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Diabetic Ketoacidosisin Children with Type One Diabetes Mellitus: Risk Factors, Outcome and Complications

Journal: International Journal of Science and Research (IJSR) (Vol.9, No. 12)

Publication Date:

Authors : ; ;

Page : 579-582

Keywords : Type one diabetes mellitus; diabetic ketoacidosis; cerebral edema; hypoglycemia; electrolyte disturbances;

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Background: Diabetic ketoacidosis (DKA) is the leading cause of morbidity and mortality in children with type one diabetes mellitus (T1DM). Mortality is predominantly related to the occurrence of cerebral edema. Objective: The aim of the study is to identify the risk factors leading to the development of DKA and the complications associated with it to increase awareness of both physicians and general population. Materials and Methods: Data was collected from 99 patients admitted with the diagnosis of DKA to the pediatric ward at Al- Numan Teaching Hospital from January 2018 to December 2020. Diagnosis was based on both clinical and biochemical criteria. Information was taken regarding risk factors, outcome and complications. Results: Risk factors differ in patients with new onset diabetes from those with established T1DM. In new onset cases young age (less than 5 years) was the most important factor ( 42.8 % were in the age group 2 - 6 years). Regarding established cases insulin omission and poor metabolic control were the most important risk factors ( 65.3 % had poor control with omission of insulin doses). Regarding recurrent episodes of DKA adolescent females with behavioral problems or family problems were the highest risk group (85.7 %). There were no deaths in our study, 9 % developed complications related to hypoglycemia and electrolyte disturbances. One patient developed cerebral edema and one patient developed acute renal failure. Conclusion: like other studies, our study showed that risk factors differ depending on whether the patient had new onset or established T1DM. Young age was the most important risk factor for new onset cases while insulin omission and poor metabolic control was the most important risk factor in established cases. Most of the complications were due to electrolyte disturbances ( hyponatremia and hypokalemia) and hypoglycemia. Cerebral edema although occurring in less than 1 % of patients remains a devastating complication.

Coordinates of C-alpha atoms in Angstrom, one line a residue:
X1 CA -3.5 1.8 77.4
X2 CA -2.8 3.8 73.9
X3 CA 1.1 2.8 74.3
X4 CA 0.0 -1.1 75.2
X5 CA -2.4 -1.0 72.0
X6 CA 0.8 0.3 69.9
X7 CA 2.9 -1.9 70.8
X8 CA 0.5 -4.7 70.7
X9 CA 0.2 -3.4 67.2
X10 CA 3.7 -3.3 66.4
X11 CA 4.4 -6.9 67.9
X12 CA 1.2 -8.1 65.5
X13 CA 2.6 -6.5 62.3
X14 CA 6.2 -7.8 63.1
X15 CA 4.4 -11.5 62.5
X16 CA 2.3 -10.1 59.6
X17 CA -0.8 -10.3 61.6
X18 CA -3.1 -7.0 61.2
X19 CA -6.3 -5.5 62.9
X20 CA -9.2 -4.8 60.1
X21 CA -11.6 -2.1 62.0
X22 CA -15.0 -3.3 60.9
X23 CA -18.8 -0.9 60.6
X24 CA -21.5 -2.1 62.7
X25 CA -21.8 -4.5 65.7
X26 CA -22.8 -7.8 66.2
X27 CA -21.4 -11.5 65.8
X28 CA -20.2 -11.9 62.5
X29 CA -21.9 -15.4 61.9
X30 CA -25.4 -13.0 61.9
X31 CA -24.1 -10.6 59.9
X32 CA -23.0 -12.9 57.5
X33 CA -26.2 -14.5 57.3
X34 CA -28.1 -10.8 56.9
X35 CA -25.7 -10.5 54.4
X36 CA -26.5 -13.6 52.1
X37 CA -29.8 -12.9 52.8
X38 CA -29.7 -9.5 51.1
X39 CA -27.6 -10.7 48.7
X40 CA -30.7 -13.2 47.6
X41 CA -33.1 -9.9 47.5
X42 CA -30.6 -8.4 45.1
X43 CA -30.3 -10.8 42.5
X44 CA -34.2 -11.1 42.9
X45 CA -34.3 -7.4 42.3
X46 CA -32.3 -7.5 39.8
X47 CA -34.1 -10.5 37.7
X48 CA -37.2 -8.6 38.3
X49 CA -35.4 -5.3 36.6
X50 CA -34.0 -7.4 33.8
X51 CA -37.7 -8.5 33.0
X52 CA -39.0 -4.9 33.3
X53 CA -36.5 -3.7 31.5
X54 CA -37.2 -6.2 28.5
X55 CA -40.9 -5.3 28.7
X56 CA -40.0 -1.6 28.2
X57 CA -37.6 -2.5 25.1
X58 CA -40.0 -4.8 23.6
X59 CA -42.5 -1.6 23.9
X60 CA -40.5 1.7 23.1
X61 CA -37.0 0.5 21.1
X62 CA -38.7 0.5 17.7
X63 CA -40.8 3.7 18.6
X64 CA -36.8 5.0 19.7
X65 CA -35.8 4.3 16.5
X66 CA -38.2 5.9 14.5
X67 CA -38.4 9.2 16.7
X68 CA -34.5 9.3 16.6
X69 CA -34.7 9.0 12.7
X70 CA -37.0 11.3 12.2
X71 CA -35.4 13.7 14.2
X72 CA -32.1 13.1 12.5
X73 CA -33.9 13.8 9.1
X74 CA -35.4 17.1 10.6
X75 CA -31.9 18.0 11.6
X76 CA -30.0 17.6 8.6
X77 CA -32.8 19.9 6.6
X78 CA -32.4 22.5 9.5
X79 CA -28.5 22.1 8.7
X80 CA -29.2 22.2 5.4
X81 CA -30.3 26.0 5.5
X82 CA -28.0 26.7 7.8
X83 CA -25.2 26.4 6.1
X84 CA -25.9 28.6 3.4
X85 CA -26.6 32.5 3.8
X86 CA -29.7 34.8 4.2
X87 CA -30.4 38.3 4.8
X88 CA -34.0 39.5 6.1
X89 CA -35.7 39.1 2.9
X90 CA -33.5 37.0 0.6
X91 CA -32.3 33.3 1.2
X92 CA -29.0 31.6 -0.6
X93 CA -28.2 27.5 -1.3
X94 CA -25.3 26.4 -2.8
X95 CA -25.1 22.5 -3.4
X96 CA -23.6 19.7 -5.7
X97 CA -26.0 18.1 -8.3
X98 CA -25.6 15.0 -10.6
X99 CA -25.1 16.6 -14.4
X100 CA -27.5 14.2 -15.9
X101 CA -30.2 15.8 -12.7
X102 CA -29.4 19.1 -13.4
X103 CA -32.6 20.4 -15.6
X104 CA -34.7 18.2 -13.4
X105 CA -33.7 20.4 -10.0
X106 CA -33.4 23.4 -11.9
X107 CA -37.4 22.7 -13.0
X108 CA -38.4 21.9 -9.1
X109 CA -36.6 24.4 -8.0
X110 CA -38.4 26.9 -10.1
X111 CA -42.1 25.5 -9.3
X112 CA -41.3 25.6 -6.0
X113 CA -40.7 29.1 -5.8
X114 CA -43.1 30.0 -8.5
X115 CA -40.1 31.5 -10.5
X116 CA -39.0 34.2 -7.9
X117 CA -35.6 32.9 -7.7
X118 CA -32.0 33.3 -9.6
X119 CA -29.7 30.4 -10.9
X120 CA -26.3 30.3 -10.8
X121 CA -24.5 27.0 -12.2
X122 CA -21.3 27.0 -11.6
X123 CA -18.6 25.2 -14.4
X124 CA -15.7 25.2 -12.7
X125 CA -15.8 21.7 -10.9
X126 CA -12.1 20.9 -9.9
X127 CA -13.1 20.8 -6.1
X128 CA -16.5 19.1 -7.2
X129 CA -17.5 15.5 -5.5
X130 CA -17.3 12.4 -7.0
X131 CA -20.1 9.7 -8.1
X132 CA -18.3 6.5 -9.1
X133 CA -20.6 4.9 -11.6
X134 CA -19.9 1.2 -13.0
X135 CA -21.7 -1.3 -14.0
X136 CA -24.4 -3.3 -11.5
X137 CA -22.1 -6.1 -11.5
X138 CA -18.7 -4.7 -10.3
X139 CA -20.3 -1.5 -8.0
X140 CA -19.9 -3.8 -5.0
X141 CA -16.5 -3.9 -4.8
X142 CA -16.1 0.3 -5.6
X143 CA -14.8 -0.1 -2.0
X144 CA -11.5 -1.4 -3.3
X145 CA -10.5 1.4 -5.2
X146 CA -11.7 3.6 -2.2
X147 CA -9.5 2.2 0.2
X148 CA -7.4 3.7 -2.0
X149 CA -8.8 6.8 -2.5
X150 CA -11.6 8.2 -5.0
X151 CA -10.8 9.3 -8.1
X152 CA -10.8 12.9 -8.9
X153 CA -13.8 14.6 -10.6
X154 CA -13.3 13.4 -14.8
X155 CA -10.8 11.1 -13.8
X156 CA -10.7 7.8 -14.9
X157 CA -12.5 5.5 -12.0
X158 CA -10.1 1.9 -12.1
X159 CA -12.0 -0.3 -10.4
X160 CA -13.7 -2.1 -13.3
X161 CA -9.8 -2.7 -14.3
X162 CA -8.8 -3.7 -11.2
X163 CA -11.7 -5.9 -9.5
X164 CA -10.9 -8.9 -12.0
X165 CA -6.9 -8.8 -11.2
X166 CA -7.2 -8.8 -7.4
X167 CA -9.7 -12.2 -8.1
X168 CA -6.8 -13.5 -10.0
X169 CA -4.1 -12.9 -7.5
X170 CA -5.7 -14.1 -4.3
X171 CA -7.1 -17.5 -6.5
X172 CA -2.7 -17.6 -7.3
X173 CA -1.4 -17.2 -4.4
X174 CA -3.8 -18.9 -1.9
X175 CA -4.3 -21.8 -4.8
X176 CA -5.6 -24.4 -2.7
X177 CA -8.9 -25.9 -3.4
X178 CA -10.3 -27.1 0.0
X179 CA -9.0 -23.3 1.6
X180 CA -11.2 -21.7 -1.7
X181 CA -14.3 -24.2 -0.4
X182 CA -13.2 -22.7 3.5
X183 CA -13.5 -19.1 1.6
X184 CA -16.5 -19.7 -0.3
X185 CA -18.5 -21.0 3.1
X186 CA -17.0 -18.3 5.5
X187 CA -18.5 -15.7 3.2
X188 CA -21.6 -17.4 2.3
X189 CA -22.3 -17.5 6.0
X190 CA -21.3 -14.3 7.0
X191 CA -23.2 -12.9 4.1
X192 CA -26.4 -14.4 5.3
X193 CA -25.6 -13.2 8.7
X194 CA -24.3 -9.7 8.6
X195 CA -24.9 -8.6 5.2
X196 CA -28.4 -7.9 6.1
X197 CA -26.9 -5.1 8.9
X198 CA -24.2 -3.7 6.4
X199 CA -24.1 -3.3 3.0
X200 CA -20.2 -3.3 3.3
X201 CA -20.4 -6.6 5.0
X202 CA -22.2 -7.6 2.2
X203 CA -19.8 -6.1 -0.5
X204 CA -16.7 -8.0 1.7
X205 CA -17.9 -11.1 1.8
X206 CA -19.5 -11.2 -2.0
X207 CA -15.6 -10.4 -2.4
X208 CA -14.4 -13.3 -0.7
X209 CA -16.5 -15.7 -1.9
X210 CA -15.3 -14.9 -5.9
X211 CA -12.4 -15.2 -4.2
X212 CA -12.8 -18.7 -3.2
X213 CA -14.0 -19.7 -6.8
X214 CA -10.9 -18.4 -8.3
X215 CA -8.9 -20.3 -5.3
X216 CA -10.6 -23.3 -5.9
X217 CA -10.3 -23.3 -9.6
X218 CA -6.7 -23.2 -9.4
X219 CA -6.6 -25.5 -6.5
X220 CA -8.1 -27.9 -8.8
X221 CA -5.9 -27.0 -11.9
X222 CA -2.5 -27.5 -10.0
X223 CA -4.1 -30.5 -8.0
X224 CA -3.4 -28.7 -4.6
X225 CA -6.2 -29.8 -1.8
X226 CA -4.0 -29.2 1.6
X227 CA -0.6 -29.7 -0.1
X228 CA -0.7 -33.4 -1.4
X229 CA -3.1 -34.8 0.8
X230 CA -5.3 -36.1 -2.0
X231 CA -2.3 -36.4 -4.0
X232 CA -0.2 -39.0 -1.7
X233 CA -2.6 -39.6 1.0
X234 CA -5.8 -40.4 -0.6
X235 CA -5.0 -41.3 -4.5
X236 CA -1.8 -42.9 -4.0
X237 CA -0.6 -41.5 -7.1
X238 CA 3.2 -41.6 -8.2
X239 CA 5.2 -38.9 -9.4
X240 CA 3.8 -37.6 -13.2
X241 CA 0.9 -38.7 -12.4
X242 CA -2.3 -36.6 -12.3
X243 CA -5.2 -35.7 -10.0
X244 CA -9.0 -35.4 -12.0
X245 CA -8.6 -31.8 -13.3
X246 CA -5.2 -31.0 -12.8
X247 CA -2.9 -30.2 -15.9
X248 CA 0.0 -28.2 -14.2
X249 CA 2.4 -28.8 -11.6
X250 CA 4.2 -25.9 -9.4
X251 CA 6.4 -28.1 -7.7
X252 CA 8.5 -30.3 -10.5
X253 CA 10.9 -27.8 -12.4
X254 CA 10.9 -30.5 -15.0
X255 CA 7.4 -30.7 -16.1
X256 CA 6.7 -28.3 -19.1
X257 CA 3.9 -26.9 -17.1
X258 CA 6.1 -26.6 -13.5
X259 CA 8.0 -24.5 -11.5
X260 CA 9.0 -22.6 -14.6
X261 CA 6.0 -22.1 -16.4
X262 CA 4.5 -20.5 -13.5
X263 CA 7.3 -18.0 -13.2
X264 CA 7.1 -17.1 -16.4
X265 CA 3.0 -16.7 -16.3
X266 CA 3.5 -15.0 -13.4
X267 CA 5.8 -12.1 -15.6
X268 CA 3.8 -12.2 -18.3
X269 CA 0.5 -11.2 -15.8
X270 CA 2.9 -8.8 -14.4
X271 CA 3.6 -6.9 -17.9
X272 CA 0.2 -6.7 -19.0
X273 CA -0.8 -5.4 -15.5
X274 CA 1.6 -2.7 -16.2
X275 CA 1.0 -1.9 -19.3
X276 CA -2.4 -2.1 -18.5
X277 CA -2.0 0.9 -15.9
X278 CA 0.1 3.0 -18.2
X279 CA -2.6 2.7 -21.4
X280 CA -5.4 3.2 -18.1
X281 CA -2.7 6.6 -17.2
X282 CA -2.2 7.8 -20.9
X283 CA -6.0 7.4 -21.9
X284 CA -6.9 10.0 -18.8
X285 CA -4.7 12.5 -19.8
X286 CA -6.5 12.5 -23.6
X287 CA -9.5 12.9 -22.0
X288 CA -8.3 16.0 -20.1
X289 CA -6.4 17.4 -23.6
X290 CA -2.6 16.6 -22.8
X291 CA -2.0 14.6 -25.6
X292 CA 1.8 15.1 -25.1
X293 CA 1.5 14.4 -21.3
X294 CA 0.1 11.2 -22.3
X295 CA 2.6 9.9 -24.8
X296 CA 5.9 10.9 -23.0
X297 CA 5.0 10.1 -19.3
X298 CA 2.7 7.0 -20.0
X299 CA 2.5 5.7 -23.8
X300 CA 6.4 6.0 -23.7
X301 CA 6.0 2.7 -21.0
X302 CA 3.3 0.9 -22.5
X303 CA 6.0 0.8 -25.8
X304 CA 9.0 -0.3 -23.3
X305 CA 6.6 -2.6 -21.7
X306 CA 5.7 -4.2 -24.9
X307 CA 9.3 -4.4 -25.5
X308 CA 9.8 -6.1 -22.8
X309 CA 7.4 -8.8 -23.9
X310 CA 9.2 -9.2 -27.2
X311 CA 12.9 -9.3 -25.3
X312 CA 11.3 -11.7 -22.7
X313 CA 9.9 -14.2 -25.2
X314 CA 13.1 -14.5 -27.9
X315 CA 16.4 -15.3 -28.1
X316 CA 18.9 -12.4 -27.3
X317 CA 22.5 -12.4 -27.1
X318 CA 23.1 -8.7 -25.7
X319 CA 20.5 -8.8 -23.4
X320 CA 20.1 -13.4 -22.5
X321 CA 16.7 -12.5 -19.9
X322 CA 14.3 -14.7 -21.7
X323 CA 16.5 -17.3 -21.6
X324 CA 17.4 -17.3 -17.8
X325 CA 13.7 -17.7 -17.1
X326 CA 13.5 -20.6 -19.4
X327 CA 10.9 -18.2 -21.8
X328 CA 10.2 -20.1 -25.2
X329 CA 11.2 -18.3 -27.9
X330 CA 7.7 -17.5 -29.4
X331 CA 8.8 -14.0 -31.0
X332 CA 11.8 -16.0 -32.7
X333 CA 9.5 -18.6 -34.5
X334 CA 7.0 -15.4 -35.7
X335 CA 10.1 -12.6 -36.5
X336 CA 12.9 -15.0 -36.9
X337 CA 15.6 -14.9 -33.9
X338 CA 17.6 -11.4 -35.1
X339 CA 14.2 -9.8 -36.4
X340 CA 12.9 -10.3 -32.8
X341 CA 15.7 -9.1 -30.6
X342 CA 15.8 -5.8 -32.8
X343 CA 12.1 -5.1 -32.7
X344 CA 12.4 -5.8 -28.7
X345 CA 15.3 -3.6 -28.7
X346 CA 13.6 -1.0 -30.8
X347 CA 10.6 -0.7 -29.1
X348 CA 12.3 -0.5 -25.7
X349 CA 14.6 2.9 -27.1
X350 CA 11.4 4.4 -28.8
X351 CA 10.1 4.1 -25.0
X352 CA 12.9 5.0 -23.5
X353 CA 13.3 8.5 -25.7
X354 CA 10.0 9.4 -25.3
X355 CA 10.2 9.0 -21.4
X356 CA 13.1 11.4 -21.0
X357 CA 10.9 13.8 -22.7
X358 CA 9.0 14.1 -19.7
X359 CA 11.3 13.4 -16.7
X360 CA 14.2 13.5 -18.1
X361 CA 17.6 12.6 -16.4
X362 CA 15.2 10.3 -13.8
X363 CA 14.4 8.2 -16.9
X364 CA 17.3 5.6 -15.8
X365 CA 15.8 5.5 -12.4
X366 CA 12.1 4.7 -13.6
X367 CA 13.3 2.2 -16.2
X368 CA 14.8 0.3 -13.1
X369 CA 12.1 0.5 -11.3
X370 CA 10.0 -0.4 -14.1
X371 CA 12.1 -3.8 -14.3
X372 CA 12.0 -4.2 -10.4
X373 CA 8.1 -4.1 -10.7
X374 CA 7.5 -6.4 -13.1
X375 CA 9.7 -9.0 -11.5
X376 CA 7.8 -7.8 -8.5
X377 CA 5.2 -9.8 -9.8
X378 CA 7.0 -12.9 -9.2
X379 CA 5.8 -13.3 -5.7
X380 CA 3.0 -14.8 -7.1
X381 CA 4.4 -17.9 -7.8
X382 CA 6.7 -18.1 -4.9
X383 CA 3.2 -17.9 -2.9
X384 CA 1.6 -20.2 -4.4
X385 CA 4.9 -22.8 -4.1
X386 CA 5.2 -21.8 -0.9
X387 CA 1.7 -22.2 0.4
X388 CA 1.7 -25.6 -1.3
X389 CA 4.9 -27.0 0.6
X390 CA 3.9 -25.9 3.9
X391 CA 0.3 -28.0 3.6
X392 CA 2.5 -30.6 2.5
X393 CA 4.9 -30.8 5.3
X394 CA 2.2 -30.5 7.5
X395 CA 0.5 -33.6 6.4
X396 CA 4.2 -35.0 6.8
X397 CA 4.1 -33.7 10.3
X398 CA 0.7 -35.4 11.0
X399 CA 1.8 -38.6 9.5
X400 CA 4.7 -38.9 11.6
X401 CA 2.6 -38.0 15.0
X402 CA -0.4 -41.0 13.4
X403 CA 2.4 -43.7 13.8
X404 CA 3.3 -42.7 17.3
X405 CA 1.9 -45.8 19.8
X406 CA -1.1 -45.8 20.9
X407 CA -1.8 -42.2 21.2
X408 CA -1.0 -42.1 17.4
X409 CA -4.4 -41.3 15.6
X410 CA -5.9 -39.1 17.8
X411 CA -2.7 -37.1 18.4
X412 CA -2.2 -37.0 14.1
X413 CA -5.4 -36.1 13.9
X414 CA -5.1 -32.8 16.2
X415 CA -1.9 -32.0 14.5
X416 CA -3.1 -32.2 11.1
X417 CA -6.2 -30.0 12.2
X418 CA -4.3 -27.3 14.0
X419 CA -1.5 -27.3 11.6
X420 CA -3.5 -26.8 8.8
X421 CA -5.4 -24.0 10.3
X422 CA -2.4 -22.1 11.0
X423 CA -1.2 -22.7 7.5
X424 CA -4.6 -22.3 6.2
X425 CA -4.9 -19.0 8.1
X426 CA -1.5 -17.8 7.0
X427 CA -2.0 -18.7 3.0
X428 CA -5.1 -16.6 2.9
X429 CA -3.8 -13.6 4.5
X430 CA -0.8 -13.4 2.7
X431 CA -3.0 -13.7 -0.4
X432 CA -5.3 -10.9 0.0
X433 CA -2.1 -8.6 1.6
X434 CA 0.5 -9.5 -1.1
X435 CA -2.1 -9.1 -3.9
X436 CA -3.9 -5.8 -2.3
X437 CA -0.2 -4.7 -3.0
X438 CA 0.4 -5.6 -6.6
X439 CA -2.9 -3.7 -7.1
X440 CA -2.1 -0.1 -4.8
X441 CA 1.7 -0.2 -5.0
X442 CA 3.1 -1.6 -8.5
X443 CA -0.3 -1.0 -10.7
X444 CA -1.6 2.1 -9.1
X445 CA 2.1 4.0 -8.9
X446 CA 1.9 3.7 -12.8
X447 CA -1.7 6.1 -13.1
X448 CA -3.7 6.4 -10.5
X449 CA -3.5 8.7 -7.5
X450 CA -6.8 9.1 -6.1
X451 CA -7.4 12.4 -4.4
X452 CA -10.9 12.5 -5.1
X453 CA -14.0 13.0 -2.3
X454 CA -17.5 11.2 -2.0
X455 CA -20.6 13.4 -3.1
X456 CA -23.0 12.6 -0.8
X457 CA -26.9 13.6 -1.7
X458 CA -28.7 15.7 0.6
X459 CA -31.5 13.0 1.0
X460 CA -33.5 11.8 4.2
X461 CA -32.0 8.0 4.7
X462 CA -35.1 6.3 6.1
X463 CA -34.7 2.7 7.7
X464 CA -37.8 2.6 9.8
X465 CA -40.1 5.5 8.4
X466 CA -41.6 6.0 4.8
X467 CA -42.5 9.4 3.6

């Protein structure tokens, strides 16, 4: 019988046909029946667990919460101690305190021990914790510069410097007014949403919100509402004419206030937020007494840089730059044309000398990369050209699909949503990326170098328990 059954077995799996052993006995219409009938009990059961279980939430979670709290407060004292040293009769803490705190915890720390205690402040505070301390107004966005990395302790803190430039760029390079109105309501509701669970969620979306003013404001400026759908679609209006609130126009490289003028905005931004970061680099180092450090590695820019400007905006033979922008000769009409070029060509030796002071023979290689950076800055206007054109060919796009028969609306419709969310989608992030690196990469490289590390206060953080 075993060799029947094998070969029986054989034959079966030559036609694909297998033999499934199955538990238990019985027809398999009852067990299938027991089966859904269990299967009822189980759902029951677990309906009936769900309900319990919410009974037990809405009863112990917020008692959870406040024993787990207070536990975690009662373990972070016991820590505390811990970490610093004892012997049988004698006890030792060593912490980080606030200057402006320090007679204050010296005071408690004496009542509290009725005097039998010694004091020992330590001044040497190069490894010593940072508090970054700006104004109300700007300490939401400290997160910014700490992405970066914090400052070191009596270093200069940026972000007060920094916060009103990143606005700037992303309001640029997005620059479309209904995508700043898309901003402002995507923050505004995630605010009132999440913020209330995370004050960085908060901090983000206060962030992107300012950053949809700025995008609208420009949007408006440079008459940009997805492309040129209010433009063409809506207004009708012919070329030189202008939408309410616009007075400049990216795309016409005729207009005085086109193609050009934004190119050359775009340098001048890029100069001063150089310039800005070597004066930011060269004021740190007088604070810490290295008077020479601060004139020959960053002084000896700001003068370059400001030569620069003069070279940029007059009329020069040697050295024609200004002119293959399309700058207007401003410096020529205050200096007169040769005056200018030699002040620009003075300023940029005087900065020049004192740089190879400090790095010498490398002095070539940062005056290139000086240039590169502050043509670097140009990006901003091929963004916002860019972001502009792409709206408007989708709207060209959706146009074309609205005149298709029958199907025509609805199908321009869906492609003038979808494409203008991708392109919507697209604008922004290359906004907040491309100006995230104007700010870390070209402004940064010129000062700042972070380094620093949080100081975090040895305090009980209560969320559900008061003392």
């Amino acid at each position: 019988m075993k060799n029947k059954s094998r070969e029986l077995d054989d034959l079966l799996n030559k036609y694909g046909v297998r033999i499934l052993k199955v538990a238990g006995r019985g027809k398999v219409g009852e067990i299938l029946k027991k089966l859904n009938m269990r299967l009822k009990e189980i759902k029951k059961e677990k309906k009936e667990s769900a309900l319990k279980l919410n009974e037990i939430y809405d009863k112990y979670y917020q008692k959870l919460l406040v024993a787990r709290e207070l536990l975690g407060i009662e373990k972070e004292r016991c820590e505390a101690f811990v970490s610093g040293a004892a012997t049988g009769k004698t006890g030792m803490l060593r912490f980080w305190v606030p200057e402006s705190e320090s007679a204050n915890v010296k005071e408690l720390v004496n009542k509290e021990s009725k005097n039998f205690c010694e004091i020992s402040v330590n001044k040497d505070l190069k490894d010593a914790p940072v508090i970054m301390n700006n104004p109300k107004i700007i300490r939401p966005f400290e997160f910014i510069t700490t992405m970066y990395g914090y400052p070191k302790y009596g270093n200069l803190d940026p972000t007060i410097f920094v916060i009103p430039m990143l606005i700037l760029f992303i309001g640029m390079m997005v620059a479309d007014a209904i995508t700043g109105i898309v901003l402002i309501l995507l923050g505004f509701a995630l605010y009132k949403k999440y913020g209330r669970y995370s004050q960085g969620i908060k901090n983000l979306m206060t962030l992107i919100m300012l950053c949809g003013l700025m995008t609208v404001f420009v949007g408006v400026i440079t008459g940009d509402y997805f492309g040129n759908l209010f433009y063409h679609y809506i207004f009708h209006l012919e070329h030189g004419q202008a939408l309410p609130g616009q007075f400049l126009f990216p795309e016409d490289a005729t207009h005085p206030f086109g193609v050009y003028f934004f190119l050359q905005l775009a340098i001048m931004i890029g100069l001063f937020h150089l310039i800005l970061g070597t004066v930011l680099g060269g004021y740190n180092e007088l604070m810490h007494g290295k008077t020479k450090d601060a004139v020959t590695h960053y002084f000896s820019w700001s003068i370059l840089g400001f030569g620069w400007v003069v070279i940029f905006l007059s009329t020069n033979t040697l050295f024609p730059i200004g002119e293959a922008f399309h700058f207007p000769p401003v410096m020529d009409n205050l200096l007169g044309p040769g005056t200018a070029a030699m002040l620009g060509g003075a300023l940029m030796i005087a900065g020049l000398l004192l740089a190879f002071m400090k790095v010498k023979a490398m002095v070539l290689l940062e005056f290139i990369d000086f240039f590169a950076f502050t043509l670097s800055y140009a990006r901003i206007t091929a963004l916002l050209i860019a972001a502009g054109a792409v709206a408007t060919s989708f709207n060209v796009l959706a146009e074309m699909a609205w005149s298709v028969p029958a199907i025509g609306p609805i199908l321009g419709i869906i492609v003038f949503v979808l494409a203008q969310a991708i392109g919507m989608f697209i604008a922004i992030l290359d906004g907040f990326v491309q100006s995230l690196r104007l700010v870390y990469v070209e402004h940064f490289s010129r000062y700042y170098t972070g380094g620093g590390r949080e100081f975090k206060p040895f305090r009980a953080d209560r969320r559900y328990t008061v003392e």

Last modified: 2021-06-28 17:17:01